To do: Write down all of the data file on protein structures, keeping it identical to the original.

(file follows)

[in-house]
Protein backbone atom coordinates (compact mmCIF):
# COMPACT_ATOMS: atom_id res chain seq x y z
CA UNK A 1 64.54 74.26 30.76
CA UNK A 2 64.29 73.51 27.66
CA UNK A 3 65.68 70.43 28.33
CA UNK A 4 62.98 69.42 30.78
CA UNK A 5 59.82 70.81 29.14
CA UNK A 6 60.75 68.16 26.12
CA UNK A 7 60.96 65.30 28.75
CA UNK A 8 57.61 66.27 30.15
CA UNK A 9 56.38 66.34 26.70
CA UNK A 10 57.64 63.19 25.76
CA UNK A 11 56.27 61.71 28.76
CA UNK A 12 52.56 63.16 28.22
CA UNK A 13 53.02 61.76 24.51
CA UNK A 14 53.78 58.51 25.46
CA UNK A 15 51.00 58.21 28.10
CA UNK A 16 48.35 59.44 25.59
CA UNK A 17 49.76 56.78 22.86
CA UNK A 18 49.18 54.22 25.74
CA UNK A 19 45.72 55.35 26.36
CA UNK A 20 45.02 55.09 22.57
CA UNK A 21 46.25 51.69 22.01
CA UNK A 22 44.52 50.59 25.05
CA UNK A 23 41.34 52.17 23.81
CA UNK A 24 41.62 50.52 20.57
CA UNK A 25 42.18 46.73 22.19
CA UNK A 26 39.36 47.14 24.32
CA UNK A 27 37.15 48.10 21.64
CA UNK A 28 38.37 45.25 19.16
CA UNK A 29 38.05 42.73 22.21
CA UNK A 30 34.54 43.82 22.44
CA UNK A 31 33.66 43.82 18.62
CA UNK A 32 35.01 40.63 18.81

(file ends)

[in-house]
Protein backbone atom coordinates (compact mmCIF):
# COMPACT_ATOMS: atom_id res chain seq x y z
CA UNK A 1 64.54 74.26 30.76
CA UNK A 2 64.29 73.51 27.66
CA UNK A 3 65.68 70.43 28.33
CA UNK A 4 62.98 69.42 30.78
CA UNK A 5 59.82 70.81 29.14
CA UNK A 6 60.75 68.16 26.12
CA UNK A 7 60.96 65.30 28.75
CA UNK A 8 57.61 66.27 30.15
CA UNK A 9 56.38 66.34 26.70
CA UNK A 10 57.64 63.19 25.76
CA UNK A 11 56.27 61.71 28.76
CA UNK A 12 52.56 63.16 28.22
CA UNK A 13 53.02 61.76 24.51
CA UNK A 14 53.78 58.51 25.46
CA UNK A 15 51.00 58.21 28.10
CA UNK A 16 48.35 59.44 25.59
CA UNK A 17 49.76 56.78 22.86
CA UNK A 18 49.18 54.22 25.74
CA UNK A 19 45.72 55.35 26.36
CA UNK A 20 45.02 55.09 22.57
CA UNK A 21 46.25 51.69 22.01
CA UNK A 22 44.52 50.59 25.05
CA UNK A 23 41.34 52.17 23.81
CA UNK A 24 41.62 50.52 20.57
CA UNK A 25 42.18 46.73 22.19
CA UNK A 26 39.36 47.14 24.32
CA UNK A 27 37.15 48.10 21.64
CA UNK A 28 38.37 45.25 19.16
CA UNK A 29 38.05 42.73 22.21
CA UNK A 30 34.54 43.82 22.44
CA UNK A 31 33.66 43.82 18.62
CA UNK A 32 35.01 40.63 18.81